As a result of the relationships, they are always in constant communication with producers of the raw material we make use of, the farmers can make strategic decisions about, for example, the size of yarn to spin.That relationship translates into a better-quality product, which we purchase in turn.
How are you optimistic amid falling business confidence due to the unfavourable current economic environment in SA?
It has not always been easy with the economy falling apart around us. We have always had to be flexible to make alternative plans. A few years ago, for instance, a supplier from which we used to purchase our linen closed and we were suddenly without linen, which could have been a disaster.
We ended up turning that into an opportunity to source even better-quality linen from elsewhere. It did cost us a lot of money, though. But, ultimately, we are not in this business to make money. We make decisions based on our values (of putting people, their visions and livelihoods at the heart of what we do and creating heirloom-quality woven goods).
If you put money first, you end up getting to a point where you take shortcuts in your production process and resort to low-quality output. We are, however, putting a lot more energy into exports, making money elsewhere as local economic conditions remain unimproved.
We have also diversified our revenue streams by, for example, selling to varied retailers, wholesale, hotels, small guest lodges, online (including an e-commerce site that we have in the US) and our own retail outlets (in Plettenberg Bay, Johannesburg and Cape Town). We are essentially selling to about six different areas. When retail sales are down, we sell more to a different area to hold us up.
What have been some of the biggest challenges you have had to overcome in the business?
I’d say the family dynamics — in terms of working together. That would have to be the single biggest challenge. There has also been a transitional phase, taking over from my father who had his own vision for the company. When I took over the reins, I ran with that vision and it became a project that I worked on.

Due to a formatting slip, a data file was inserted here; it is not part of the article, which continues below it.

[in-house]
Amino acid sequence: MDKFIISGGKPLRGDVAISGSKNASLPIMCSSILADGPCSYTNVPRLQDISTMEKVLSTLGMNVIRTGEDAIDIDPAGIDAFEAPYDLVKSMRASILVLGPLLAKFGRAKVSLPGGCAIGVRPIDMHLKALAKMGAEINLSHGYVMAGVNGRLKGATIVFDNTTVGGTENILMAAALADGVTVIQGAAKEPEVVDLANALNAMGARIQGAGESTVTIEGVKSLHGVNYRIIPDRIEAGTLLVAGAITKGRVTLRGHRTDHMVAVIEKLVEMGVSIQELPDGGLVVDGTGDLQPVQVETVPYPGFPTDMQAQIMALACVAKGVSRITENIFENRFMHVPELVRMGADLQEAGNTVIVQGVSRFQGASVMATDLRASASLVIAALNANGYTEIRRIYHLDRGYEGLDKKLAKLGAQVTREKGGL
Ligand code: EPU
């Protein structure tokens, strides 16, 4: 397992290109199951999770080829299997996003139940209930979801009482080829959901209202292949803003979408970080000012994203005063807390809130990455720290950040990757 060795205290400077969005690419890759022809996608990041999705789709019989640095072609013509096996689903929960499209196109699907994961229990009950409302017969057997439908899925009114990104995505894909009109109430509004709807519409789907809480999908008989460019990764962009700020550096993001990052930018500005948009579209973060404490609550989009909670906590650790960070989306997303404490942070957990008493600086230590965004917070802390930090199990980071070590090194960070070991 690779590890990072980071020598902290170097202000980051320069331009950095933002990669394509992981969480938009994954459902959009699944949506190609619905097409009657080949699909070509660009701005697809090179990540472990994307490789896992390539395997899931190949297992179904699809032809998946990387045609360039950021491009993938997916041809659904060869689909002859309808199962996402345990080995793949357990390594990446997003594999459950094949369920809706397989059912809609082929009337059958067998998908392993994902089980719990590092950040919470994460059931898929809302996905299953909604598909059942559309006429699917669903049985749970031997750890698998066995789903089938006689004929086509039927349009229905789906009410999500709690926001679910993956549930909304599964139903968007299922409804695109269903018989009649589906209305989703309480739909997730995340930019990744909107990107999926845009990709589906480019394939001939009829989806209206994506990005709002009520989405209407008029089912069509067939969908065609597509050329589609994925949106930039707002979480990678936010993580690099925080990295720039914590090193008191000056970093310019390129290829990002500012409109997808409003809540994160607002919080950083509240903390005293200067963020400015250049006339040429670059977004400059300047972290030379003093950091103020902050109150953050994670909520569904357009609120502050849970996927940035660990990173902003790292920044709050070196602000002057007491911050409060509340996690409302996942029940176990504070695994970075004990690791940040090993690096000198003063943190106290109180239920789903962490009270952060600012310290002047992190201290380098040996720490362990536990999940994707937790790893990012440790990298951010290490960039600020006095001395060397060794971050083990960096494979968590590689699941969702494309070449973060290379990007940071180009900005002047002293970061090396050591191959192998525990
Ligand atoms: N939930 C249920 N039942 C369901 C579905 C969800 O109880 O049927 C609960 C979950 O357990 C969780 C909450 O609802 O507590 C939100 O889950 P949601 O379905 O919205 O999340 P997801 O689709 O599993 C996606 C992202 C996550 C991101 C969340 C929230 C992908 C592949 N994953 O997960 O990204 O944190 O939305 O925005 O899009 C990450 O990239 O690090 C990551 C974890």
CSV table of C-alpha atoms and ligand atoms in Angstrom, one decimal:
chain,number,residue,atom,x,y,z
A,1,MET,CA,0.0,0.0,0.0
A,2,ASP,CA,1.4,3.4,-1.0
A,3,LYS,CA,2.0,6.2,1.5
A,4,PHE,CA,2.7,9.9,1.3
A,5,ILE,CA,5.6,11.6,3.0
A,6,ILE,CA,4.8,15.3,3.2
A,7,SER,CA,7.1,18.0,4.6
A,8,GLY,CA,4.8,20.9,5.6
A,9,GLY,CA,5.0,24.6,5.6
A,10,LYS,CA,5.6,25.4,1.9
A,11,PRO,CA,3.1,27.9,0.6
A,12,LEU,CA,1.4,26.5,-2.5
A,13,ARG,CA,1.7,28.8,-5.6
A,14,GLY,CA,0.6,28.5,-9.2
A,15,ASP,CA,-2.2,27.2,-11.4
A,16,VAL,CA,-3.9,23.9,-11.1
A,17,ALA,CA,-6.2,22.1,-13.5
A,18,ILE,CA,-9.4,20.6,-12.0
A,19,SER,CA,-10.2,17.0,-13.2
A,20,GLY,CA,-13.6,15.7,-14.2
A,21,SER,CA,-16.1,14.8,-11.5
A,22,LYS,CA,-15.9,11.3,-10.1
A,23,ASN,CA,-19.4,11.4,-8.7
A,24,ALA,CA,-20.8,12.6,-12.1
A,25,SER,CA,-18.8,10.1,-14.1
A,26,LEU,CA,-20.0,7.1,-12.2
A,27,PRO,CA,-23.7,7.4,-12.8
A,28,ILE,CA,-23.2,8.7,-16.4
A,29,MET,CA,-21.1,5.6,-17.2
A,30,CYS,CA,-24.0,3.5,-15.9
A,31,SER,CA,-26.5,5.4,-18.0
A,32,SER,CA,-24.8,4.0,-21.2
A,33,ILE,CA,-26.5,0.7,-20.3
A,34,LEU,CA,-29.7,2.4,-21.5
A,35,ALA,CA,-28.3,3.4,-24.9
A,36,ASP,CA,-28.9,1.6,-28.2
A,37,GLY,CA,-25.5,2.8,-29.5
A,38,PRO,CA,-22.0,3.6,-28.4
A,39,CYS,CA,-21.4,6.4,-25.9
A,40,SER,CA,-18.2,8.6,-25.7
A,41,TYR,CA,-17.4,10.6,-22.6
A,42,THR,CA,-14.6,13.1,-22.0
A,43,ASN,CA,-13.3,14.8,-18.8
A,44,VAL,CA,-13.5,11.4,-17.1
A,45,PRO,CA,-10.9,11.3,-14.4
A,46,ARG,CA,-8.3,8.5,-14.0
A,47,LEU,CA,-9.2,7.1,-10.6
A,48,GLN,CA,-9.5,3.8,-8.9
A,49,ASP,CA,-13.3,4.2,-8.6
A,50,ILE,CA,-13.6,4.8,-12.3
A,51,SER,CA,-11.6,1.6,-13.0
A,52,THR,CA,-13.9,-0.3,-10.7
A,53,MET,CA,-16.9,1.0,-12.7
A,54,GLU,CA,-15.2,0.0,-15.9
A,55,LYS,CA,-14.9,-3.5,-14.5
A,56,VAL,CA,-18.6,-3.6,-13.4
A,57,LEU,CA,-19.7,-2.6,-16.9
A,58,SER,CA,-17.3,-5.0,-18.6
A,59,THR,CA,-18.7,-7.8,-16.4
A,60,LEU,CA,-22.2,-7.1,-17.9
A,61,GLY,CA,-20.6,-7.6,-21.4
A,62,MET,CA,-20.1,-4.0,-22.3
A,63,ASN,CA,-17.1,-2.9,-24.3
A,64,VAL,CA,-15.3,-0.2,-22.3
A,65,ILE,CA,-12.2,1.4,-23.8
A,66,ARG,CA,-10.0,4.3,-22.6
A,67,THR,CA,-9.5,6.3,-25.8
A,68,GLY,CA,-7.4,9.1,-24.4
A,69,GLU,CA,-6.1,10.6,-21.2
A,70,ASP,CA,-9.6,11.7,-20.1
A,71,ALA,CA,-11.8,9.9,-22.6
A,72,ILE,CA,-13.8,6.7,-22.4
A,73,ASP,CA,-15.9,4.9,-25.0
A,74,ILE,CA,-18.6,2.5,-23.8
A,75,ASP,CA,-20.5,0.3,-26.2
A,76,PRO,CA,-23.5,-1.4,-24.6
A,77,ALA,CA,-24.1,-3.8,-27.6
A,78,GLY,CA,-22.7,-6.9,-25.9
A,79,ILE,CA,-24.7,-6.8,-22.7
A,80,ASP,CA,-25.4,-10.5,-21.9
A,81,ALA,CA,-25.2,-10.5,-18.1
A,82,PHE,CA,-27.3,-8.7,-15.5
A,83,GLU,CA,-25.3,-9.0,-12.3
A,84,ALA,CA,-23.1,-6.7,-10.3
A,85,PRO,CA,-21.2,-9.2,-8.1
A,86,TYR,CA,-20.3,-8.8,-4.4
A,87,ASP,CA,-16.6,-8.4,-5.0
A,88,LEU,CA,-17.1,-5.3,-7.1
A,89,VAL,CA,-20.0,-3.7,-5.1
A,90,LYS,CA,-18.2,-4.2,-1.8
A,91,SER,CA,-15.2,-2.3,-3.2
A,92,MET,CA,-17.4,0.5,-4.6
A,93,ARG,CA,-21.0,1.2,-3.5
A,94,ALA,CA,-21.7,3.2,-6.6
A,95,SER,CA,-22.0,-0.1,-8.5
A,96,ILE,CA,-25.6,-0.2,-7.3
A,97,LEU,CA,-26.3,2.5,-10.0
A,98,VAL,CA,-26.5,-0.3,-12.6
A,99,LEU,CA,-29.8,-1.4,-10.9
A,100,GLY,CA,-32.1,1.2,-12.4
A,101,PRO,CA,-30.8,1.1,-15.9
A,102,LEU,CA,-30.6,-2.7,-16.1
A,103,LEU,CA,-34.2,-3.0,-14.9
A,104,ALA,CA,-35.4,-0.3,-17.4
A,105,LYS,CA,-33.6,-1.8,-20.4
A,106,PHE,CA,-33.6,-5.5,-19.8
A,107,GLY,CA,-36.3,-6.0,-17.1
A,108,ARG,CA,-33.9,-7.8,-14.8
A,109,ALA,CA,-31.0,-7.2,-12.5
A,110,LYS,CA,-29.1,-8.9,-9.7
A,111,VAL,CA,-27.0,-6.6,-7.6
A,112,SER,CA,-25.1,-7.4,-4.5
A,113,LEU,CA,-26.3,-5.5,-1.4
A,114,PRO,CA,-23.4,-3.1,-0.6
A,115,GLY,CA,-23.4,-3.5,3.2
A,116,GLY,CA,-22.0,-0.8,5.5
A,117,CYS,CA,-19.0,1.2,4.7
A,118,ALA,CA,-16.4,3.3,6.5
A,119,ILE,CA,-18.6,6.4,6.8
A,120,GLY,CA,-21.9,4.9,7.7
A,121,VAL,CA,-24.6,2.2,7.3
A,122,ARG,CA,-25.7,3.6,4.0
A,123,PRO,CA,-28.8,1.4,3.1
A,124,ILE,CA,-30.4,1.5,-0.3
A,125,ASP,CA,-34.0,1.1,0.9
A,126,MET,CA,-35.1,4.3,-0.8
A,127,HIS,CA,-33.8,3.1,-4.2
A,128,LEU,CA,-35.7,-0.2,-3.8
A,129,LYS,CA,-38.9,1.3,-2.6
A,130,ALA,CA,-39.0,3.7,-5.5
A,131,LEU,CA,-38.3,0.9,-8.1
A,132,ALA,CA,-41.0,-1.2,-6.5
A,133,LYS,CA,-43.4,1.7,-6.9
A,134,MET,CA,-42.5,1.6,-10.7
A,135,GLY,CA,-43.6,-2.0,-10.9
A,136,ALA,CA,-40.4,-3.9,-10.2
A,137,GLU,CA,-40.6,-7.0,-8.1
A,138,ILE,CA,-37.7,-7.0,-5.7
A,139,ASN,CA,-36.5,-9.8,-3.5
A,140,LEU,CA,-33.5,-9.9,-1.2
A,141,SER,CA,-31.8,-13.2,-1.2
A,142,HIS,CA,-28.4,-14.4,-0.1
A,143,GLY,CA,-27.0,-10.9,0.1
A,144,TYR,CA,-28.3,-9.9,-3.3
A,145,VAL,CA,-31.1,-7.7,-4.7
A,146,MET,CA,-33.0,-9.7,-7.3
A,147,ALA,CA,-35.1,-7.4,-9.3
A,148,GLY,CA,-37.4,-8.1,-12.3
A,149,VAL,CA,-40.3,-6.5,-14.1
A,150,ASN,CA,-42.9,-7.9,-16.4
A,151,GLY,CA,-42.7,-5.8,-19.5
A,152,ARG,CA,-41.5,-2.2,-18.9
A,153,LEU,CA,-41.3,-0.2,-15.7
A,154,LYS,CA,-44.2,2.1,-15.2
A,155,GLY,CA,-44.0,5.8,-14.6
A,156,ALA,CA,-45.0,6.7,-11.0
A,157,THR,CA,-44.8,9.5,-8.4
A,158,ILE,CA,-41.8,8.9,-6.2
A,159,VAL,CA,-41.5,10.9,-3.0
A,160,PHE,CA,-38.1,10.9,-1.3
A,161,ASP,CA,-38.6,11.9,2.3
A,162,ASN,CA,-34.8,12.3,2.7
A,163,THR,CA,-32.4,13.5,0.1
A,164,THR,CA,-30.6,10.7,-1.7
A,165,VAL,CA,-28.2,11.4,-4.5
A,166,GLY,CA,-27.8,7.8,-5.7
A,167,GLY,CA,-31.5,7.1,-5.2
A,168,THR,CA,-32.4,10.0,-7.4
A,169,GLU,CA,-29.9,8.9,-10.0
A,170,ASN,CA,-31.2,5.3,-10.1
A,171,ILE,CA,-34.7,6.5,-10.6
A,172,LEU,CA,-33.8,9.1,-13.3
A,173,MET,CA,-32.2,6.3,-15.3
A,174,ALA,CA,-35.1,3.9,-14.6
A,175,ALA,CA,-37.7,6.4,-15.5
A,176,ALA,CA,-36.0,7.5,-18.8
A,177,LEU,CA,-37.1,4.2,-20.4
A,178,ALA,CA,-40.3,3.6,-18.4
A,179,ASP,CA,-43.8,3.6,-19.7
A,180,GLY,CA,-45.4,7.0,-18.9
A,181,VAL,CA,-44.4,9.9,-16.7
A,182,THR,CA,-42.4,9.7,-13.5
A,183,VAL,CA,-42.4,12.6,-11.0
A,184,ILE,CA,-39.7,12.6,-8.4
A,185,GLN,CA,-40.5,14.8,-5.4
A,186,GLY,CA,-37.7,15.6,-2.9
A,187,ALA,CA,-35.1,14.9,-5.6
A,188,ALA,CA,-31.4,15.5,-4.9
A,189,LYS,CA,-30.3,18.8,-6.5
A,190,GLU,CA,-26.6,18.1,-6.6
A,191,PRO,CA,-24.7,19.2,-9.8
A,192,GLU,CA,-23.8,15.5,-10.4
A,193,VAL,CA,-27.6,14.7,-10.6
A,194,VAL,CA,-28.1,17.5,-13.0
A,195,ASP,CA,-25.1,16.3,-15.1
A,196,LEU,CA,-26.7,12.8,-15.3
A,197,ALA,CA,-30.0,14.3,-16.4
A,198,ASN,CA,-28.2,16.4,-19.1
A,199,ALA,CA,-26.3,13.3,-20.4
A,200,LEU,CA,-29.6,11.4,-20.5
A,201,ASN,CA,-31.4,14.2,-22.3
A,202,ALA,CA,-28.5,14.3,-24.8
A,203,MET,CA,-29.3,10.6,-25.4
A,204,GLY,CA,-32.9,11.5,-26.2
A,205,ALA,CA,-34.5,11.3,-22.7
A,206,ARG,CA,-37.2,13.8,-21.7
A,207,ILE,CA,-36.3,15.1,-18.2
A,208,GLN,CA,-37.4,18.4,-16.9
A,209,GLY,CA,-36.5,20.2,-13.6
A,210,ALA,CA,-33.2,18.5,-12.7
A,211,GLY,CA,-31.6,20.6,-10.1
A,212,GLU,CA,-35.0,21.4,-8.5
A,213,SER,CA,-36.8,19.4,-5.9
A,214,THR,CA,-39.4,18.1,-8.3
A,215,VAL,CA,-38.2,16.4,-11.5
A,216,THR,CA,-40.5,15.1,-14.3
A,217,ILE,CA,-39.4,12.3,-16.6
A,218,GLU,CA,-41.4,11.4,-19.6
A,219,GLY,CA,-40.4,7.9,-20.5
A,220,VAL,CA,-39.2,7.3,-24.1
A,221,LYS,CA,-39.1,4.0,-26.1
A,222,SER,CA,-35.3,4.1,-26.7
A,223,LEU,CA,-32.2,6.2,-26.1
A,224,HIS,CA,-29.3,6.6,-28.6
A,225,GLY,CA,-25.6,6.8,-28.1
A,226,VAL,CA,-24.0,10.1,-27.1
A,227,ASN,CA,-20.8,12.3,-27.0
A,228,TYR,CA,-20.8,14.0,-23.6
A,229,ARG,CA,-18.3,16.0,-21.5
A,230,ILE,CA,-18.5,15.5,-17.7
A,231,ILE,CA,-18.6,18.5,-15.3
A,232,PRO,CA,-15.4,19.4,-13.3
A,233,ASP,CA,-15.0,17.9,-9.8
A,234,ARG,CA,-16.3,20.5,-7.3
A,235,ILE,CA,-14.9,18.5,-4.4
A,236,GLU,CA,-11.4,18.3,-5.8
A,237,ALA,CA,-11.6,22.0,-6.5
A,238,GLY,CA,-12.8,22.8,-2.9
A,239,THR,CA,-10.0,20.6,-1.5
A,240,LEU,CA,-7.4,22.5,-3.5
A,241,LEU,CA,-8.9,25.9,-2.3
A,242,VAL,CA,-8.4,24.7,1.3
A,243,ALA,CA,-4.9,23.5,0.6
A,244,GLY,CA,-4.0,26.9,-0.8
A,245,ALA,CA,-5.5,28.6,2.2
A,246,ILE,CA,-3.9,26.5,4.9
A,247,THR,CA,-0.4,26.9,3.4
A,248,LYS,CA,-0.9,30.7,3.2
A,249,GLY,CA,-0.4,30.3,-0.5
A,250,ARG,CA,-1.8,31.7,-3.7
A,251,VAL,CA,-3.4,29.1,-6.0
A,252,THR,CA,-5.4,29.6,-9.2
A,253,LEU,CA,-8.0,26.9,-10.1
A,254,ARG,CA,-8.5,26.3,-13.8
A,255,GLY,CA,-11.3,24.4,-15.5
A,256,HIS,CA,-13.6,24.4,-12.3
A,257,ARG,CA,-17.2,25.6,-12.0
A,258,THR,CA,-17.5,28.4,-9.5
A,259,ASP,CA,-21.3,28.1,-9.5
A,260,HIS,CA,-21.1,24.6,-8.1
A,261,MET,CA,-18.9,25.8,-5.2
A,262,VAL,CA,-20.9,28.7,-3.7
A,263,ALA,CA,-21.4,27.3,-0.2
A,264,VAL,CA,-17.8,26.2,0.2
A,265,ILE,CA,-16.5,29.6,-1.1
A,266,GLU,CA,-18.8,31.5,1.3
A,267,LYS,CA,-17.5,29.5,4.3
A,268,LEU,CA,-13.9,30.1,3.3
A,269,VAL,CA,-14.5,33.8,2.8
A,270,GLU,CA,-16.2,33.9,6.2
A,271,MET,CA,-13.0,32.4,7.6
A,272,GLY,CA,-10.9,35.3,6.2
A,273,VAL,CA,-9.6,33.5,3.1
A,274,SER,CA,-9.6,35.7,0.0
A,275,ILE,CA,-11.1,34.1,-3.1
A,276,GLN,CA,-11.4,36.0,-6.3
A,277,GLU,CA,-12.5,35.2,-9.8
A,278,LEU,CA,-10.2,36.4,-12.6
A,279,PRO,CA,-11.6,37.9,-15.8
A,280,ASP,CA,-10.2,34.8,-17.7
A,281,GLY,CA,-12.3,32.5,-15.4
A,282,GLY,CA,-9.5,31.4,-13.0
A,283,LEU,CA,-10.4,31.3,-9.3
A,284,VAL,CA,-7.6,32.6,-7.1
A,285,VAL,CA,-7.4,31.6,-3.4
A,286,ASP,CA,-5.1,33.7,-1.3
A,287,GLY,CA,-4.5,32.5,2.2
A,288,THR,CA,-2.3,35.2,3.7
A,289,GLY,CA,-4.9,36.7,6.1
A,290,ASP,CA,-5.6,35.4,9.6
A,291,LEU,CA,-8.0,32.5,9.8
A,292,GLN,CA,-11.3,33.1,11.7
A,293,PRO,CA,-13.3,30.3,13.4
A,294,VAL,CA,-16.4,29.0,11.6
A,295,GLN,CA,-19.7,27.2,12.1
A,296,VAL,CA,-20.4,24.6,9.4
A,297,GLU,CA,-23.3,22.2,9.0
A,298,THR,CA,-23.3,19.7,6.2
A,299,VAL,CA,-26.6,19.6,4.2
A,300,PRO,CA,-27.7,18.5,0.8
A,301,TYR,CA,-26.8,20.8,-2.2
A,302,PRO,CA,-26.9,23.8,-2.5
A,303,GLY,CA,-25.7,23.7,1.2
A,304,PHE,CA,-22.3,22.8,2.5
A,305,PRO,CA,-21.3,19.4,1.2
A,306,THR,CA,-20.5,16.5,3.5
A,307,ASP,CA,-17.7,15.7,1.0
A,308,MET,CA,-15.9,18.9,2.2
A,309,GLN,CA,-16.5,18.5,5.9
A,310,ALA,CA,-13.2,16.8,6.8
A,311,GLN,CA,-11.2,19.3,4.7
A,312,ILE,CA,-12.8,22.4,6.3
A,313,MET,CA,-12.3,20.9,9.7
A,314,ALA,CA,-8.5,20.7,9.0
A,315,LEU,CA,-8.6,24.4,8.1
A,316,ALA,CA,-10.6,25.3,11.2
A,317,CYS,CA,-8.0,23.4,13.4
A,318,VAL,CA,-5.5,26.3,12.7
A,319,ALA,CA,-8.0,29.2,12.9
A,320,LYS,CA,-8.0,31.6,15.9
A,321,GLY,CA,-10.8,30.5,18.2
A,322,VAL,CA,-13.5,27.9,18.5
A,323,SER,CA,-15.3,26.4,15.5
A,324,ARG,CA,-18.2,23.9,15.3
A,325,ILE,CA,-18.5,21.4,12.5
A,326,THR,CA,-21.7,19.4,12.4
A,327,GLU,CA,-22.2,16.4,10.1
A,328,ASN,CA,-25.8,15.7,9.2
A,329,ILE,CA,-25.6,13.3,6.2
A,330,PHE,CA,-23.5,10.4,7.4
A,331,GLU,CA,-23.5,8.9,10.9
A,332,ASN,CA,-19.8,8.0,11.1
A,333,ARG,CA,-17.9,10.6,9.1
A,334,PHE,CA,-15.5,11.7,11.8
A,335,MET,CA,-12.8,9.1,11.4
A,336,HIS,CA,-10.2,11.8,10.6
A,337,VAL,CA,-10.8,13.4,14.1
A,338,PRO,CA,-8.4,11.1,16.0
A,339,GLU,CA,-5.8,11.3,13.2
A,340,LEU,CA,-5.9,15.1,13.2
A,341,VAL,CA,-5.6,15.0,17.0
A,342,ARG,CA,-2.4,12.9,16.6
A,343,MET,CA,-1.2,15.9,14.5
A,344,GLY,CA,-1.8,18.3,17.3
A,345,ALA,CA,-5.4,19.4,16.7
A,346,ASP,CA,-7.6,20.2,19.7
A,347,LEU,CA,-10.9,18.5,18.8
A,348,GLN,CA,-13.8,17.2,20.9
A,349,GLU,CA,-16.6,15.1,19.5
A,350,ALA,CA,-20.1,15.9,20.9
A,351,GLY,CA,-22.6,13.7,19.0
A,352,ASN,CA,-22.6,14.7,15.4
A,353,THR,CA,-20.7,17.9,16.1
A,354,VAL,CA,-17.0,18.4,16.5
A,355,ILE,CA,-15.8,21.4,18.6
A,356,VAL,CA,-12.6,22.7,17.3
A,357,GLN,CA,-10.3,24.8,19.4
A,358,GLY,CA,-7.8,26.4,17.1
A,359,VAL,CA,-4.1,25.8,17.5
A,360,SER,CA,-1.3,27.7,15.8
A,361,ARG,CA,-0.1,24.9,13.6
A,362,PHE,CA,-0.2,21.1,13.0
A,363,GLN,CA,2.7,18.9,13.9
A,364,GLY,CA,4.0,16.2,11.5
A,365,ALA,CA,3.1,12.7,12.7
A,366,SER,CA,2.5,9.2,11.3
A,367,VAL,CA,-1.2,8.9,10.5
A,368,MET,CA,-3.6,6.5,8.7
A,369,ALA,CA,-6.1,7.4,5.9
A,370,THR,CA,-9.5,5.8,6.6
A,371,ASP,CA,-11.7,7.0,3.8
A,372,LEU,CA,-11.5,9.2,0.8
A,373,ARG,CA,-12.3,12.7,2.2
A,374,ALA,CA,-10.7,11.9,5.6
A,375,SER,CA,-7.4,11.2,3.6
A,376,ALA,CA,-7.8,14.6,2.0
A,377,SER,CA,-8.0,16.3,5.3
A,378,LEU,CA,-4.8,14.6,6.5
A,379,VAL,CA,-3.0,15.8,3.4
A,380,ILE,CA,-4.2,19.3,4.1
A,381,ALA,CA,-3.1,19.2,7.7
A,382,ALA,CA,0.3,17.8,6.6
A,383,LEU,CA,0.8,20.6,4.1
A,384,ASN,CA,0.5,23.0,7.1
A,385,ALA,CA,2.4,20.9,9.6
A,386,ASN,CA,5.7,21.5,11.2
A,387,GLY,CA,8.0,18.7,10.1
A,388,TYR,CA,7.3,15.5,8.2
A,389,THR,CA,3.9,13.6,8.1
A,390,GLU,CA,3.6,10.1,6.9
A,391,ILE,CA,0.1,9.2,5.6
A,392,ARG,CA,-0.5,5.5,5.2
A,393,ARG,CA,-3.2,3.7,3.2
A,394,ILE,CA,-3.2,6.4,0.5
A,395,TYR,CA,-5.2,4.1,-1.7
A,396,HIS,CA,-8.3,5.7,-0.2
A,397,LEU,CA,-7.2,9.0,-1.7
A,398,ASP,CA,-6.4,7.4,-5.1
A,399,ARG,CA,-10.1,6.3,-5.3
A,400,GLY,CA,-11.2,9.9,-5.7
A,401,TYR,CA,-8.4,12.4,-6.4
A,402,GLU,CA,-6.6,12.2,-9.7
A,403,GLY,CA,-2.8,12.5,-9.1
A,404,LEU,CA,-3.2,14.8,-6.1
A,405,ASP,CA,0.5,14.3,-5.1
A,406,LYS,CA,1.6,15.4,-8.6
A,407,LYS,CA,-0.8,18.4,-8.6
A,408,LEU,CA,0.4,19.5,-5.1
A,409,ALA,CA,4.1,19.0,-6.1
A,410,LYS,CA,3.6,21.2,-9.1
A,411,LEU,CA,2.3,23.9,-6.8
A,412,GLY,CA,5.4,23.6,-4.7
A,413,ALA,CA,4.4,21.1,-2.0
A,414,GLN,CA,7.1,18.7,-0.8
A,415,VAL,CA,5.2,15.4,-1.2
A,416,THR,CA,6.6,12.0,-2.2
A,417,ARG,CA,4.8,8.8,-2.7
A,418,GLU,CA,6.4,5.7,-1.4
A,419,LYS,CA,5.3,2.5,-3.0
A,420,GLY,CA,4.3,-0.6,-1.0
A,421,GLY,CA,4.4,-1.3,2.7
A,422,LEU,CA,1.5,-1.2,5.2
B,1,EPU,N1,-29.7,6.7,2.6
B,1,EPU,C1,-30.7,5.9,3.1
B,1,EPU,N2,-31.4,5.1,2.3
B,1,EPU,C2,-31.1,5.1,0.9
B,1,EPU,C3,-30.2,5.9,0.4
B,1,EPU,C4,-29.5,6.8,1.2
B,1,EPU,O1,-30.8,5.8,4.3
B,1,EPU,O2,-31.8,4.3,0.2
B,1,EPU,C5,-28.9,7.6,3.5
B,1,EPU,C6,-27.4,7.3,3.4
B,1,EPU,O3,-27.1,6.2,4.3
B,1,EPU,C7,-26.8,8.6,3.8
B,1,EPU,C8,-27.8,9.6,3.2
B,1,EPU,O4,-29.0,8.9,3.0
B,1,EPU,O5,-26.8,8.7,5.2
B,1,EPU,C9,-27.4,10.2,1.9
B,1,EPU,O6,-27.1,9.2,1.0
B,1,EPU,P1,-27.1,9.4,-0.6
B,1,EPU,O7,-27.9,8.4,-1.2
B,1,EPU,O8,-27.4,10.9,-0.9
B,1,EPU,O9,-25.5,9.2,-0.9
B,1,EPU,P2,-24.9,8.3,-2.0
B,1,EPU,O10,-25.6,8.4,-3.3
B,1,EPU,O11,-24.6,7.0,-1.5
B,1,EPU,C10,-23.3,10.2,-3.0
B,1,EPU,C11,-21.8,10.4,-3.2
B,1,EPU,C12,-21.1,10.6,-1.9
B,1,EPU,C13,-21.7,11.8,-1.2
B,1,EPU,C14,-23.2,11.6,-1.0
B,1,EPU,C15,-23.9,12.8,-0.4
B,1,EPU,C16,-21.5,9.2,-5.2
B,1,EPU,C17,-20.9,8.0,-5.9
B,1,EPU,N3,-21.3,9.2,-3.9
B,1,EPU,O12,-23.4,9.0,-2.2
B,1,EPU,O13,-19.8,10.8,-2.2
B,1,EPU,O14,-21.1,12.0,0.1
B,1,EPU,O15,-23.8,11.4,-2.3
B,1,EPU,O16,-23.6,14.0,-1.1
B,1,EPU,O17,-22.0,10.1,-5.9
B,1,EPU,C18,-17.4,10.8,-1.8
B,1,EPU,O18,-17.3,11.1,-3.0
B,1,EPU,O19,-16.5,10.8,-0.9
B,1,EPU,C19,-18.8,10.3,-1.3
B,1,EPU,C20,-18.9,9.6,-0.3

Second to the relationships, when I came into the business, we [Mungo] were turning over about R3.5m and this year, that figure is more than ten times higher, which took a lot of pressure to achieve. With such milestones achieved, constantly defining and refining the business vision is also a challenge, including translating that vision to employees, managers and other stakeholders in the company to become even more sustainable.
It is a long process. Right now, the challenge is operating in a slow economic growth environment with less cash flow. We have to tighten the belt and become clever with how we spend our money. However, the challenge has become a benefit in how we are streamlining the business to become more efficient.
What is the number one business lesson you have learnt so far?
I have learnt that it is important to find a balance between planning and implementation. You can sit, plan, be organised and work out the trajectory that you want to find the business on, but never get there. There is a middle road somewhere between planning and instinctively going for something.
What is the best business advice your father has shared with you since taking over from him?
Most of the business advice is anecdotal. The single most important piece of advice I have received from him is to stay independent in thoughts and actions – such as not doing business with people we do not like or do not share the same brand ethos as Mungo. And not being price-takers by being at the mercy of big corporates who tend to dictate prices.